Stimulate Interest Through Your Own Golf Crowd
The 8th Secret
An enduring method of obtaining maximum satisfaction out of golfing, which in turn creates maximum interest, is
to have your own golf crowd. Some people are emotionally unable to "get up a game," and very often their interest
dies out because of false ideas of rejection—a sort of self-pity that develops because they are not always invited
It is not wise to leave golfing friends to chance. They should be deliberately sought. The pleasures of golf, like
happiness, are not created merely because we wish them to appear. Then once the crowd is organized, or you become
part of one, the persons in it should become more important than the game. They will be quick to sense such an
attitude, and the mutual respect that develops is one of the more rewarding aspects of golf. This respect has a
tendency to turn into friendships which seem to be much closer and longer-lasting than those in other fields. It is
not unusual for foursomes to maintain their ties for more than a quarter of a century. One golfing crowd at the
Augusta Country Club known as the "Big Crowd" has a history older than the golfing span of its oldest members—and
is still going strong. Their knowledge of each other is so intimate that golf occurrences of apparently slight
significance produce banter comparable to well-liquored family reunions.
A further advantage of having one's own crowd is the opportunity it affords for stimulating competition. Interest
is developed most when the competition is greatest and the odds are fairest. By betting on the outcome, you will
enjoy winning and hate losing. This will help to goad you into a desire for improvement. There is no moral problem
involved in reasonable betting, since over a period of time the amount won and lost will be about the same.
It is advantageous to belong to more than one group and, if possible, to a group on another course. This lends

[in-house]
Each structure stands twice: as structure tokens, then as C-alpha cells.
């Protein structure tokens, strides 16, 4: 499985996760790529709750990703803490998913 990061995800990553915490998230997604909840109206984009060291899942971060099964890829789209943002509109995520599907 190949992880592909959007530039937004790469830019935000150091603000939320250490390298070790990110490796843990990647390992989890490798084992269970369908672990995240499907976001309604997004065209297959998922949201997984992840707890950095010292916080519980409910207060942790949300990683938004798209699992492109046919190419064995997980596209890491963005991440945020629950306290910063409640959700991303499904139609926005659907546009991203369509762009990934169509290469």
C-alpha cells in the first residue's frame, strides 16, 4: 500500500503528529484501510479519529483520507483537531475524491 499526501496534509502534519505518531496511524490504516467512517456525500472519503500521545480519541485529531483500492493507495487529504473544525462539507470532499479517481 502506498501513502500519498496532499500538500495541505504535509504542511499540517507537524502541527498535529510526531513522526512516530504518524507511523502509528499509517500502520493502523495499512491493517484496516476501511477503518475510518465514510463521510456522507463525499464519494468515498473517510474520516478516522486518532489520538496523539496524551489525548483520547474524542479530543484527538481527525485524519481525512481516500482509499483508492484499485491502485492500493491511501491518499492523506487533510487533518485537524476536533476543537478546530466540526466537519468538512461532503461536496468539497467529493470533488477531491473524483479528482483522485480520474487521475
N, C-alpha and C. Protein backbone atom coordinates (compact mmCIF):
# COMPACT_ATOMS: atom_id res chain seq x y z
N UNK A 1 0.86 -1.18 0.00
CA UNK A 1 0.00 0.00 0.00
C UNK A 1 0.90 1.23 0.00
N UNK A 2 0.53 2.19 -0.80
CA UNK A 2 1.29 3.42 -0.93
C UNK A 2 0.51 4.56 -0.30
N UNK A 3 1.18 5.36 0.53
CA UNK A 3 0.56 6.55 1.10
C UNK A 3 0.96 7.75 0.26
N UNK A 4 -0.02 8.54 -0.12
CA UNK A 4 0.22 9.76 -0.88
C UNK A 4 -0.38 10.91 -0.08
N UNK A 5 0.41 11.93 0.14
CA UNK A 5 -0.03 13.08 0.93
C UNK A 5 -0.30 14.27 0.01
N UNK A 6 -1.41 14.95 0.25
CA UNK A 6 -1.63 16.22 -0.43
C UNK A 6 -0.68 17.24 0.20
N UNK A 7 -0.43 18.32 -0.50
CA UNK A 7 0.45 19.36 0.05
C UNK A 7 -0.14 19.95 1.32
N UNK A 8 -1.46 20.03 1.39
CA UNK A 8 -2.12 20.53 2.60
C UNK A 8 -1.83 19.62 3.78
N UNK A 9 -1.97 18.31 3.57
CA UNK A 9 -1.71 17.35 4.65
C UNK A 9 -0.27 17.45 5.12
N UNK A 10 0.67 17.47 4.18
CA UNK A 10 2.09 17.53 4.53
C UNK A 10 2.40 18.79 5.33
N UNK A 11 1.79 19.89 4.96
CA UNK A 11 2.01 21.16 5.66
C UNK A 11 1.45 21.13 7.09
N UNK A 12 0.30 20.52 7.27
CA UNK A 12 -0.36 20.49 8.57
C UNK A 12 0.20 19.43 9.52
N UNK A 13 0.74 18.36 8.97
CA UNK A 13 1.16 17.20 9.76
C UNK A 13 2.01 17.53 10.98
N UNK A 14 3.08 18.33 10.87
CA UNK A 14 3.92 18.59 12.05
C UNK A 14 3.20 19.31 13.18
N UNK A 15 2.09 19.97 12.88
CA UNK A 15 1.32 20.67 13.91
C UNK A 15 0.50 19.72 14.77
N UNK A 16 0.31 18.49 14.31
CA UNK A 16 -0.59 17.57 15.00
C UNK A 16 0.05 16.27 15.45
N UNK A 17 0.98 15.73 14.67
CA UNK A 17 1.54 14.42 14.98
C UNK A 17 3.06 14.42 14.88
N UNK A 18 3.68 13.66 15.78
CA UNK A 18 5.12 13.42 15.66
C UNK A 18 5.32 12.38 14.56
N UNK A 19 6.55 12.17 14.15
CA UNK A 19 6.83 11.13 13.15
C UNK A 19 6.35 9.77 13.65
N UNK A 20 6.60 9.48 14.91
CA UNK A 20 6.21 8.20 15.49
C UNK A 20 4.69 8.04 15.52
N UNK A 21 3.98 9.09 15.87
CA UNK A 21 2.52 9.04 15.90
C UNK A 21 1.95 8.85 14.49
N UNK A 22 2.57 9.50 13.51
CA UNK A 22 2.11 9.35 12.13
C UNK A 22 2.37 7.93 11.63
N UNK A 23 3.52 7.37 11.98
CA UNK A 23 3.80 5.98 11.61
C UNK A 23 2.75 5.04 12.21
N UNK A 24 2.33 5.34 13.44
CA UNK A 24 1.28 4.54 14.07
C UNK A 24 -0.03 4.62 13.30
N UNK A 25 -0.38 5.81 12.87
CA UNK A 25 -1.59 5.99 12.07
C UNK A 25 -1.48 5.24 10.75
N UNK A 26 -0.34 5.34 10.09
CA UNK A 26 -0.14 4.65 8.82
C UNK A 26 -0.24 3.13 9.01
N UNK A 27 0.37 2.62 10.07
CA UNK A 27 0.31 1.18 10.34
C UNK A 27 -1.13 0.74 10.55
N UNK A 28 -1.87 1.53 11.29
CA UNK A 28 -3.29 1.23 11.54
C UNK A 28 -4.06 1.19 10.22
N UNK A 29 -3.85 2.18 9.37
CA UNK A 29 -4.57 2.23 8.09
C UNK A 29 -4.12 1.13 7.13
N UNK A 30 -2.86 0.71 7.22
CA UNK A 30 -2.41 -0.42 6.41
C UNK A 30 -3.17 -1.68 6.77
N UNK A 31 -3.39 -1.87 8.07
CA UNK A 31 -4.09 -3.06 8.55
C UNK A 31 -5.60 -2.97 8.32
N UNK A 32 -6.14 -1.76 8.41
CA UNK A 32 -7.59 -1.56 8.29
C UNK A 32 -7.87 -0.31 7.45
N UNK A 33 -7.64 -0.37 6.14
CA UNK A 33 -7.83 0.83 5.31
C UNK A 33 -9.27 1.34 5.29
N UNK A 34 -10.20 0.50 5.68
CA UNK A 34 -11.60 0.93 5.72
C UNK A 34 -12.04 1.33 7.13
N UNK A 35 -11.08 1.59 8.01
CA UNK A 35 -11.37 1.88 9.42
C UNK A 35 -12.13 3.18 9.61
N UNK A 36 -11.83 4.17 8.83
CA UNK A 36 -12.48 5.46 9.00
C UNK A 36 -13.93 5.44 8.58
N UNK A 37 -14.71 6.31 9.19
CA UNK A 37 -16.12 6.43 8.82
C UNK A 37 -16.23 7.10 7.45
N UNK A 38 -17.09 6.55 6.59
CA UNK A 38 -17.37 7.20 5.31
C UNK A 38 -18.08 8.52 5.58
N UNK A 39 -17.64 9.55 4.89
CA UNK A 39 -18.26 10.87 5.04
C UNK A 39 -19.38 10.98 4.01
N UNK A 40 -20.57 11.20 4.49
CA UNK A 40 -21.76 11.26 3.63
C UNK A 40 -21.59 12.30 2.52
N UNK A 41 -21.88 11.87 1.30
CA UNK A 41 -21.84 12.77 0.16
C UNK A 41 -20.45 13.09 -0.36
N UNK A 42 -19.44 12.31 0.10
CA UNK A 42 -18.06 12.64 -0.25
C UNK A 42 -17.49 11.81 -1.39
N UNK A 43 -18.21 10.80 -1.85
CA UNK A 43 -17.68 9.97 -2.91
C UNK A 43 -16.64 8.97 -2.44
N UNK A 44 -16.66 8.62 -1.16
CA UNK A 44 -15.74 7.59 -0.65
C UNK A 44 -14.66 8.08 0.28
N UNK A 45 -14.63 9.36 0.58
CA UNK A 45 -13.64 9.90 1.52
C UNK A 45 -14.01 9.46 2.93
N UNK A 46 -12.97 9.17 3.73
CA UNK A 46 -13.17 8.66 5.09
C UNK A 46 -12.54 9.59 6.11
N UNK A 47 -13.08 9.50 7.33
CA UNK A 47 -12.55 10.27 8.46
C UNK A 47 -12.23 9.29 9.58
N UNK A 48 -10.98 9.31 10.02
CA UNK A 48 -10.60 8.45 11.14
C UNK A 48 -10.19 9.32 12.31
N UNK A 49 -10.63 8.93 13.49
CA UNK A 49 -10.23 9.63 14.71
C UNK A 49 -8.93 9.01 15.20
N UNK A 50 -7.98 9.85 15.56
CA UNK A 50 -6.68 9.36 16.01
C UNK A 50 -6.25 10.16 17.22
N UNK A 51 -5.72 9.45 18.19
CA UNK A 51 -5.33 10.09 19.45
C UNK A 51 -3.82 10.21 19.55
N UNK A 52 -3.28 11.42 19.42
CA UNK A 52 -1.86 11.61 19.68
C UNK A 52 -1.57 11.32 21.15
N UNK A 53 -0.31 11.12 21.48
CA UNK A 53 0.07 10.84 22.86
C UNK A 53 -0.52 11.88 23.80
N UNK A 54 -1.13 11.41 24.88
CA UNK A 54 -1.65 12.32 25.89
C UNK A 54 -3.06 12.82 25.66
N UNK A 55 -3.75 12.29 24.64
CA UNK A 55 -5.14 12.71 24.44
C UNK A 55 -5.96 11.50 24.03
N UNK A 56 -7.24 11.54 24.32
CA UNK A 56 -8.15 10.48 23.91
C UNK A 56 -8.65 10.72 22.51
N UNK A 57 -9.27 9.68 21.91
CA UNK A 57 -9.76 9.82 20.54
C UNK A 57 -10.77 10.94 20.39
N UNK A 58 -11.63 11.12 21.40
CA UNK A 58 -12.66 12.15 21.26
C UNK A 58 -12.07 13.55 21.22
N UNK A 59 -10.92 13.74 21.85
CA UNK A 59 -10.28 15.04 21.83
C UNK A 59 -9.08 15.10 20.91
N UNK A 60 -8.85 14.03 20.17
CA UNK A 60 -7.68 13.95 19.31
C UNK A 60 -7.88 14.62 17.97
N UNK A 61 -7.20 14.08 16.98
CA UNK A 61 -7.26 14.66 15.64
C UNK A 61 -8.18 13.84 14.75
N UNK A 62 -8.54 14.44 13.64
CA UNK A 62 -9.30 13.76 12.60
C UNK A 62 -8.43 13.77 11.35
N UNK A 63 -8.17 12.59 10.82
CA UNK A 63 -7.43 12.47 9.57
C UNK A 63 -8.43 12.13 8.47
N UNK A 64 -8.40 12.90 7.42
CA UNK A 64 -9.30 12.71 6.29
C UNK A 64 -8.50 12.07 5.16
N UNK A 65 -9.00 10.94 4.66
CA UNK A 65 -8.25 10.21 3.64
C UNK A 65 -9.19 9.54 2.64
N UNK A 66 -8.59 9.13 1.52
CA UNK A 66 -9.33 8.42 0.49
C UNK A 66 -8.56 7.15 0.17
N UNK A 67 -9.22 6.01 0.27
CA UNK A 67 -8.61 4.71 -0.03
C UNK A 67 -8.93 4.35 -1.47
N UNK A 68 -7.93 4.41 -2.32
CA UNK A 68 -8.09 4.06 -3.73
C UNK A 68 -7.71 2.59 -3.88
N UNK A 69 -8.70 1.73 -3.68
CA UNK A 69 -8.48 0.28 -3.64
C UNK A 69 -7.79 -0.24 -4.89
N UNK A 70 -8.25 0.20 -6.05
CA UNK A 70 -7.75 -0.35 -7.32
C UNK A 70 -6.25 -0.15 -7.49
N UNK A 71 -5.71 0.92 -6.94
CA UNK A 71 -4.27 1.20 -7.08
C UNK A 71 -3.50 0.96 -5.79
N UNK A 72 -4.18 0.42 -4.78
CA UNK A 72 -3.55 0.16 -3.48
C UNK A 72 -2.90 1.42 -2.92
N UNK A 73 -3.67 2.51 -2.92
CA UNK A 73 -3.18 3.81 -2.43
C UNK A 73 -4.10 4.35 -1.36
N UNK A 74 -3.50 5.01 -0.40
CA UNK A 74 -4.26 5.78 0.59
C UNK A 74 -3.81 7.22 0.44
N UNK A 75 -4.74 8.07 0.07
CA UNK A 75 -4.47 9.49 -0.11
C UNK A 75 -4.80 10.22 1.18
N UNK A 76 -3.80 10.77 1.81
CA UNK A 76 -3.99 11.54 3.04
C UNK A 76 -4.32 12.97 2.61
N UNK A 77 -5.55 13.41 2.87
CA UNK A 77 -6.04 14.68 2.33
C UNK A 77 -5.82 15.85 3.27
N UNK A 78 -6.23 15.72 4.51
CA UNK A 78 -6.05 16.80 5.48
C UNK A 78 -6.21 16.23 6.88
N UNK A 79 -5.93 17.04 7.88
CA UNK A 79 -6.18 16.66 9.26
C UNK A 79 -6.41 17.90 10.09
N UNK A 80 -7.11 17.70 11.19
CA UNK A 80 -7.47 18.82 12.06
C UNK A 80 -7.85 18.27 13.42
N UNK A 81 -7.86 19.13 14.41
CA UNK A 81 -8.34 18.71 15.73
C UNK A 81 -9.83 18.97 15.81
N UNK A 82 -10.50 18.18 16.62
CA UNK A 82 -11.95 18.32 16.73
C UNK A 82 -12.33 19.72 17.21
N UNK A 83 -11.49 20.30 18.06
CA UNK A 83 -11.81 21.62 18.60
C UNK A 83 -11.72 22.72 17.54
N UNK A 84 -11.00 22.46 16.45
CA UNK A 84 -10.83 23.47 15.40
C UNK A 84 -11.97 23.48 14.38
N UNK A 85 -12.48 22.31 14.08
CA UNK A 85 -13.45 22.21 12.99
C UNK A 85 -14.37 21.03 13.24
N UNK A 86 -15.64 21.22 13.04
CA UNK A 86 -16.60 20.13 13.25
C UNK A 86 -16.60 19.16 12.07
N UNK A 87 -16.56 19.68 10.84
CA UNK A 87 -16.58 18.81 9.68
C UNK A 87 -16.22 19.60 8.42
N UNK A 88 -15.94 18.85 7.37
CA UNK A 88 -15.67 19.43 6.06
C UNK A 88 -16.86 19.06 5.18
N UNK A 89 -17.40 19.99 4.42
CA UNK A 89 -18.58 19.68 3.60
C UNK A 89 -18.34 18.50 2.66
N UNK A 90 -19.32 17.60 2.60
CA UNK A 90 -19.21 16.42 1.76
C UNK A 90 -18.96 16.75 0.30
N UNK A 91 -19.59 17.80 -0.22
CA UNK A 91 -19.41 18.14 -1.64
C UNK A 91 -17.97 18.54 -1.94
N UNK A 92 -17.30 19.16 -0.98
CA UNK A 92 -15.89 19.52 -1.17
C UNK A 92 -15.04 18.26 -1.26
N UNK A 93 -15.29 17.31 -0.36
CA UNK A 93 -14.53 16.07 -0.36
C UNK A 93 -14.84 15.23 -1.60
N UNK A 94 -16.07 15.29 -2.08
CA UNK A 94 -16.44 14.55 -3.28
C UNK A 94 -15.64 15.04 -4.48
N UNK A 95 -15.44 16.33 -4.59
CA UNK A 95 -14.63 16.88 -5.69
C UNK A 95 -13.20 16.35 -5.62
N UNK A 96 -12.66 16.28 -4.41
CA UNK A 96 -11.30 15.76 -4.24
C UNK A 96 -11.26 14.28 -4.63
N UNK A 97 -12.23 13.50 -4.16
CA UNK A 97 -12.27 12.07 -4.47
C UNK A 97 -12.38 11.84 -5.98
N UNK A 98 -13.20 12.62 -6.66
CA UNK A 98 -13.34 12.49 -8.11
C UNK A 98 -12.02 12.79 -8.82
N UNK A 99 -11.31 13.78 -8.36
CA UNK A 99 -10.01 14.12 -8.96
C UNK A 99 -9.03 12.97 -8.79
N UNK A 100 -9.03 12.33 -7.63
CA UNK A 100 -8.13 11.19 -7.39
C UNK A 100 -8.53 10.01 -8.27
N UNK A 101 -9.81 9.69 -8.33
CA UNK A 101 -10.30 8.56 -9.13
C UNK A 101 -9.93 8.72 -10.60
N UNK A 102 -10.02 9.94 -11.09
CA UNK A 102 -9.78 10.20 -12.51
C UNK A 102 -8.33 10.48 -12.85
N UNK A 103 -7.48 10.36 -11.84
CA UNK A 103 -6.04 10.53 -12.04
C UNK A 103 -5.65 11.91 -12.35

variety to play, and variety will prevent your interest from dying out. The maintenance of this interest is
necessary not only for your golf, but also to satisfy your requirements for varied recreation.
People of approximately equal ability will tend to gravitate toward each other, so that the problem of whom to play
pre¬sents no great difficulties. As a golfer becomes better, his circle of golfing friends tends to become limited
to good players. This has some dangers, since the pressure is to play with them more than with good companions. If
one plays with only those in his class he will find that the game loses much of its pleasures, which can lead to a
loss of interest. Personally, I prefer good personalities to good golfers, and many of my most enjoyable rounds
have been played with relative "dubs." The ideal is to find the best combination available but, when in doubt,
settle for companionship. You can always spot the opposition enough to make an even match.
However, regular playing with good golfers is advantageous for the development of good form. We have seen this
occur as an outcome of play on the modern golf circuit. Professional golf has added a great deal to our knowledge
of the game because of the rapid exchange of information between experts. It is a similar condition which produces
the quickest advances in the scientific field. Without scientific journals and scientific conventions, progress is
very slow and difficult. We now have a condition in which golf experts are in a permanent "convention," and the
successful secrets of one soon become the open property of all. To a more limited degree this occurs in smaller
amateur groups such as the "steady" foursomes, and play is thereby improved. In addition, obvious deviations of
form can be spotted by other members of the group more easily than one can spot them in himself.